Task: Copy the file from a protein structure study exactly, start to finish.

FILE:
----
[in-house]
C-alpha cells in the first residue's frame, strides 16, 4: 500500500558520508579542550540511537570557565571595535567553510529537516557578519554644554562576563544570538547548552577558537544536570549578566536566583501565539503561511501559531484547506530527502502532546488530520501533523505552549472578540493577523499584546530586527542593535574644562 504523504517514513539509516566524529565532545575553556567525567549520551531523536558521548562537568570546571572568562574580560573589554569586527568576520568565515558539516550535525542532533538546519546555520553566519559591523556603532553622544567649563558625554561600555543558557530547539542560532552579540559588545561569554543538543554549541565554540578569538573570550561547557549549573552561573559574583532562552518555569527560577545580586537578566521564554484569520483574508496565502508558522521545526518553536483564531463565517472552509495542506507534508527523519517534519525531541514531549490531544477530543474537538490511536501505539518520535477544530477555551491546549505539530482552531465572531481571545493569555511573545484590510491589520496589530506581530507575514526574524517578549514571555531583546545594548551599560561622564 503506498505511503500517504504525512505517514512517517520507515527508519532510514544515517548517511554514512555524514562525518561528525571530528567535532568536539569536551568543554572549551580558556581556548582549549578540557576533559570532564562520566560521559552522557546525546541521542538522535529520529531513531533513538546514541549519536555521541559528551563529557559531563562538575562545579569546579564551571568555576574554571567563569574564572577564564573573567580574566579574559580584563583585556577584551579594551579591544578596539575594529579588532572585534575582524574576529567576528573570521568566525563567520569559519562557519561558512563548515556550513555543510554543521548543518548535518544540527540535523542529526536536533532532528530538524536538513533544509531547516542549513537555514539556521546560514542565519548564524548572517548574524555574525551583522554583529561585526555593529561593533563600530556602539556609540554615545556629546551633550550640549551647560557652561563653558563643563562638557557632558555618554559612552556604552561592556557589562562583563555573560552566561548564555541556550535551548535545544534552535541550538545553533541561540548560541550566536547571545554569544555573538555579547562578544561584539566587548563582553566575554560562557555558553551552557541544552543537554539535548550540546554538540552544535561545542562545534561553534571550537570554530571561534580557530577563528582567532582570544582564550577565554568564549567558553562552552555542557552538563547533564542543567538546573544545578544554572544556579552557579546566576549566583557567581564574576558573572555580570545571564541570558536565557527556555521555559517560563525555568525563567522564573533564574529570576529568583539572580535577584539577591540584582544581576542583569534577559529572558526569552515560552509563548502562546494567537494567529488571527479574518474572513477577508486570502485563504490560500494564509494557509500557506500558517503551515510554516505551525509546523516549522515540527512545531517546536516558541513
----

[in-house]
C-alpha cells in the first residue's frame, strides 16, 4: 500500500558520508579542550540511537570557565571595535567553510529537516557578519554644554562576563544570538547548552577558537544536570549578566536566583501565539503561511501559531484547506530527502502532546488530520501533523505552549472578540493577523499584546530586527542593535574644562 504523504517514513539509516566524529565532545575553556567525567549520551531523536558521548562537568570546571572568562574580560573589554569586527568576520568565515558539516550535525542532533538546519546555520553566519559591523556603532553622544567649563558625554561600555543558557530547539542560532552579540559588545561569554543538543554549541565554540578569538573570550561547557549549573552561573559574583532562552518555569527560577545580586537578566521564554484569520483574508496565502508558522521545526518553536483564531463565517472552509495542506507534508527523519517534519525531541514531549490531544477530543474537538490511536501505539518520535477544530477555551491546549505539530482552531465572531481571545493569555511573545484590510491589520496589530506581530507575514526574524517578549514571555531583546545594548551599560561622564 503506498505511503500517504504525512505517514512517517520507515527508519532510514544515517548517511554514512555524514562525518561528525571530528567535532568536539569536551568543554572549551580558556581556548582549549578540557576533559570532564562520566560521559552522557546525546541521542538522535529520529531513531533513538546514541549519536555521541559528551563529557559531563562538575562545579569546579564551571568555576574554571567563569574564572577564564573573567580574566579574559580584563583585556577584551579594551579591544578596539575594529579588532572585534575582524574576529567576528573570521568566525563567520569559519562557519561558512563548515556550513555543510554543521548543518548535518544540527540535523542529526536536533532532528530538524536538513533544509531547516542549513537555514539556521546560514542565519548564524548572517548574524555574525551583522554583529561585526555593529561593533563600530556602539556609540554615545556629546551633550550640549551647560557652561563653558563643563562638557557632558555618554559612552556604552561592556557589562562583563555573560552566561548564555541556550535551548535545544534552535541550538545553533541561540548560541550566536547571545554569544555573538555579547562578544561584539566587548563582553566575554560562557555558553551552557541544552543537554539535548550540546554538540552544535561545542562545534561553534571550537570554530571561534580557530577563528582567532582570544582564550577565554568564549567558553562552552555542557552538563547533564542543567538546573544545578544554572544556579552557579546566576549566583557567581564574576558573572555580570545571564541570558536565557527556555521555559517560563525555568525563567522564573533564574529570576529568583539572580535577584539577591540584582544581576542583569534577559529572558526569552515560552509563548502562546494567537494567529488571527479574518474572513477577508486570502485563504490560500494564509494557509500557506500558517503551515510554516505551525509546523516549522515540527512545531517546536516558541513